Brexit tensions as Tory rebels back a second referendum

Remigio Civitarese
Luglio 17, 2018

A separate soft Brexit amendment, calling for the United Kingdom to remain in the EU customs union, was withdrawn on Monday.

Senior Tories have been dismayed by the force of the backlash among the party's grassroots against her push towards a "soft Brexit" leaving Britain closely tied to the European Union for the trade in goods. One pro-EU ex-minister called it the "worst of all worlds", while eurosceptics said the strategy kept Britain too close to the bloc. But instead of facing them down and fuelling tensions, the government accepted their four amendments.

A split image of Conservative hardline Brexiteer Jacob Rees-Mogg and Prime Minister Theresa May. He said he did not expect the bill, or another key bill on trade due to be debated on Tuesday, to be blocked outright by the 650-member parliament.

Brexit-supporting Conservative backbenchers have forced the government to accept a series of amendments to its cross-border trade bill that appear to significantly alter the Brexit deal struck by the cabinet at Chequers.

Where the government might struggle is explaining its acceptance of the demand that the European Union must collect tariffs on Britain's behalf, if London is to do the same - a suggestion one expert said the bloc's negotiators were unlikely to accept. A crucial vote on the collection of customs duties passed by 305 to 302, a majority of just three.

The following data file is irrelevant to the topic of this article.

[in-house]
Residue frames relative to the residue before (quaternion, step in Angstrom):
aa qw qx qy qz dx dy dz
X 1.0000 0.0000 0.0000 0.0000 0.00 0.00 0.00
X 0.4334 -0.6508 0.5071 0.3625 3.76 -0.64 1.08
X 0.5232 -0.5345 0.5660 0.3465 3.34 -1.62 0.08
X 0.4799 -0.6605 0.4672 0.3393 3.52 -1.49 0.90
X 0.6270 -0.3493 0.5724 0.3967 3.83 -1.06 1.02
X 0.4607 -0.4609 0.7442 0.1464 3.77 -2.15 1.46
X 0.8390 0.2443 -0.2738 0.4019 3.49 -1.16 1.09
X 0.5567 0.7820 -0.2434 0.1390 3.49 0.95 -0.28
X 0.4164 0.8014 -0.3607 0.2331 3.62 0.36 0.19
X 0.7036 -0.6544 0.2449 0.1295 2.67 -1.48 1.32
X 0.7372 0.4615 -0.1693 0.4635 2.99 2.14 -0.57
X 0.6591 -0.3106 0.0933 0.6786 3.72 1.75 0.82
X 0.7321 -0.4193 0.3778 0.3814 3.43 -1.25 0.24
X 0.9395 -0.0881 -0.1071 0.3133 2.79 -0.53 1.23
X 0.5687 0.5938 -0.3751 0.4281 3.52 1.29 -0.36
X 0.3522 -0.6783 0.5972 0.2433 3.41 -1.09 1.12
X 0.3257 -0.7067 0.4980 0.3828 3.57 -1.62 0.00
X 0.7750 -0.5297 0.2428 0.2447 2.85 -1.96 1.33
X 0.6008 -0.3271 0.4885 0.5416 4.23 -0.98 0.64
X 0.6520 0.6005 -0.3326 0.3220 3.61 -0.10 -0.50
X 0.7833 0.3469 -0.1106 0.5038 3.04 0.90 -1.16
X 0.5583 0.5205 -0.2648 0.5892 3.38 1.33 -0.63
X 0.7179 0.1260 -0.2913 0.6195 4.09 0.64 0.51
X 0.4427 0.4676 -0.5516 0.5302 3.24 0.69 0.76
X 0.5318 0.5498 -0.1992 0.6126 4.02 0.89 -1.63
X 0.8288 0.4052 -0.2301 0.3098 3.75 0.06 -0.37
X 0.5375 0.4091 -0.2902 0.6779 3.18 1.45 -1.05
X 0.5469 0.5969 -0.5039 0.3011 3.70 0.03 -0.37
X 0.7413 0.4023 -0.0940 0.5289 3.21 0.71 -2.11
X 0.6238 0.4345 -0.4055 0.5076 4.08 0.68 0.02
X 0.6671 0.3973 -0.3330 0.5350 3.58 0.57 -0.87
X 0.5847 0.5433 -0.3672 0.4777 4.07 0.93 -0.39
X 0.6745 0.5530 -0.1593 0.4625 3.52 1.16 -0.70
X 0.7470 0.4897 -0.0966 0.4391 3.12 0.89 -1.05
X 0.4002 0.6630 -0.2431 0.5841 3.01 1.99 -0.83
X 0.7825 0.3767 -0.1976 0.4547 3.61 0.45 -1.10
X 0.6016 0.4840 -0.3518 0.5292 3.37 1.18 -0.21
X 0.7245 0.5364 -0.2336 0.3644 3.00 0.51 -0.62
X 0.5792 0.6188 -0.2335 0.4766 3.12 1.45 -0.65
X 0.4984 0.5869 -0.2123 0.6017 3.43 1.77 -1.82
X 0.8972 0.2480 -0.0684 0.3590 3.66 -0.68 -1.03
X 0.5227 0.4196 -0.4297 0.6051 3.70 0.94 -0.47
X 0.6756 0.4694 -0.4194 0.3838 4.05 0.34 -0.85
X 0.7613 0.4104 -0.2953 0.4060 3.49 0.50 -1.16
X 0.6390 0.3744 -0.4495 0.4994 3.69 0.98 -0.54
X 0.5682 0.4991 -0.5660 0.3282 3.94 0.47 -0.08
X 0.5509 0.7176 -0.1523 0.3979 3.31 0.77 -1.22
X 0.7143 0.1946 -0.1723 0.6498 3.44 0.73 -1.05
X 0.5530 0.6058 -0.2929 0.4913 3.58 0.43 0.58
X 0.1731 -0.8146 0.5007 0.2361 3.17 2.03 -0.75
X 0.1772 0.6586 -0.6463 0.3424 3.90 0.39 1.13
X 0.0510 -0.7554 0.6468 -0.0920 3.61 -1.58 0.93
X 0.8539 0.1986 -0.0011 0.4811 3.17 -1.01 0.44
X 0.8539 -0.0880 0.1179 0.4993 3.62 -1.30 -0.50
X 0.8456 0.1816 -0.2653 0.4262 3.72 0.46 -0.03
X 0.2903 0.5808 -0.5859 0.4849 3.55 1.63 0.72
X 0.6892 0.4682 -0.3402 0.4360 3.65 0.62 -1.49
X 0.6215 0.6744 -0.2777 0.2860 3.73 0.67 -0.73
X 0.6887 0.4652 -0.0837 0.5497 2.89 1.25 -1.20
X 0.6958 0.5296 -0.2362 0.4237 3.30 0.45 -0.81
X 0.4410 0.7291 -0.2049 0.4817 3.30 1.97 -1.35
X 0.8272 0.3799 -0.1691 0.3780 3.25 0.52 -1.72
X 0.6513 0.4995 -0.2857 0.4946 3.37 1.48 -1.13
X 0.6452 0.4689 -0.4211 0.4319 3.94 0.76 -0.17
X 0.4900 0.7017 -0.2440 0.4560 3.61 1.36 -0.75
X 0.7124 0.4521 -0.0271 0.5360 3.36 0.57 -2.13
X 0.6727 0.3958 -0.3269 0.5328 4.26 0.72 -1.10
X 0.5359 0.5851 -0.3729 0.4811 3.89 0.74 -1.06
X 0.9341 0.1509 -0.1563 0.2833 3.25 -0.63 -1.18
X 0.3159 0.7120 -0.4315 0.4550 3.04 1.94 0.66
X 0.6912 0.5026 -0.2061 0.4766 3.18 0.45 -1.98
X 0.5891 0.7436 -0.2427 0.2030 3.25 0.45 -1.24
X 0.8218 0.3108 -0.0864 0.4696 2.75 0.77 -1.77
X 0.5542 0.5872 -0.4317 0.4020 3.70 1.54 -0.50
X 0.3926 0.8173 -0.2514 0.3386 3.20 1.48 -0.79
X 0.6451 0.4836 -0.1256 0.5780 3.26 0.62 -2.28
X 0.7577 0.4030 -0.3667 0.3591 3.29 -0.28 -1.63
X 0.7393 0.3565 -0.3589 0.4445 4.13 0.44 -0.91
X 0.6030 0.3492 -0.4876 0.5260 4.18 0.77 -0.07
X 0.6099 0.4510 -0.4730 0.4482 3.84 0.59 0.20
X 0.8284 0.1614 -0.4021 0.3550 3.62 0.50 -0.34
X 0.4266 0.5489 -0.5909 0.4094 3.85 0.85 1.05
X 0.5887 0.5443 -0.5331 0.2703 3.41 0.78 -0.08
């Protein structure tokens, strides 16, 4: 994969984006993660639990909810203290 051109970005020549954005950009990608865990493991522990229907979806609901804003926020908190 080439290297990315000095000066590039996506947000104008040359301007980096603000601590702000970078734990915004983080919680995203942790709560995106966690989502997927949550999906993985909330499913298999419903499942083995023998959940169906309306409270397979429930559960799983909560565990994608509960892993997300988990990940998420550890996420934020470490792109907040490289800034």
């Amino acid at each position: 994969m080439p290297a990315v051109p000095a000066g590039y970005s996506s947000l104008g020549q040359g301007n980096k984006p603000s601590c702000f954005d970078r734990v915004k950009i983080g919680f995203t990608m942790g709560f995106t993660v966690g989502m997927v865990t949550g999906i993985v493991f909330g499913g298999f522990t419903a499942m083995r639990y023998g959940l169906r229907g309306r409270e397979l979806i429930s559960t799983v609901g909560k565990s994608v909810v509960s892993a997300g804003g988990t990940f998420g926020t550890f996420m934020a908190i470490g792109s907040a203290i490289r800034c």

The BBC reports that defence minister Guto Bebb "resigned so he could vote against the government", adding yet another minister to the growing list of resignations.

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Prime Minister Theresa May has been accused of ‘running scared’ amid Brexit turmoil

The government's acceptance of the amendments did little to ease the tensions in May's party, which is at war with itself over the Brexit plans.

To dispel the Tory infighting on Tuesday, May is expected to ask MPs to vote to start the parliament's summer recess on Thursday, five days before the expected end to the political season.

She told MPs: "I would not have gone through all the work that I did to ensure that we reached that agreement only to see it changed in some way through these bills".

Speaking in favour of the United Kingdom having its own customs and trade arrangements, Davis said: "The European Union is a slow and not very effective negotiator of free trade agreements, we keep hearing about their negotiating power, their size". The new UK Brexit secretary Dominic Raab will meet the EU'S chief negotiator Michel Barnier on Thursday (19 July). She branded the deal "a fudge".

The amendments could be used as a show of strength by the Brexiteers, who are furious at the Chequers plan, but there were signs at Westminster that Mrs May could be prepared to compromise in an effort to avert a damaging blow to her authority.

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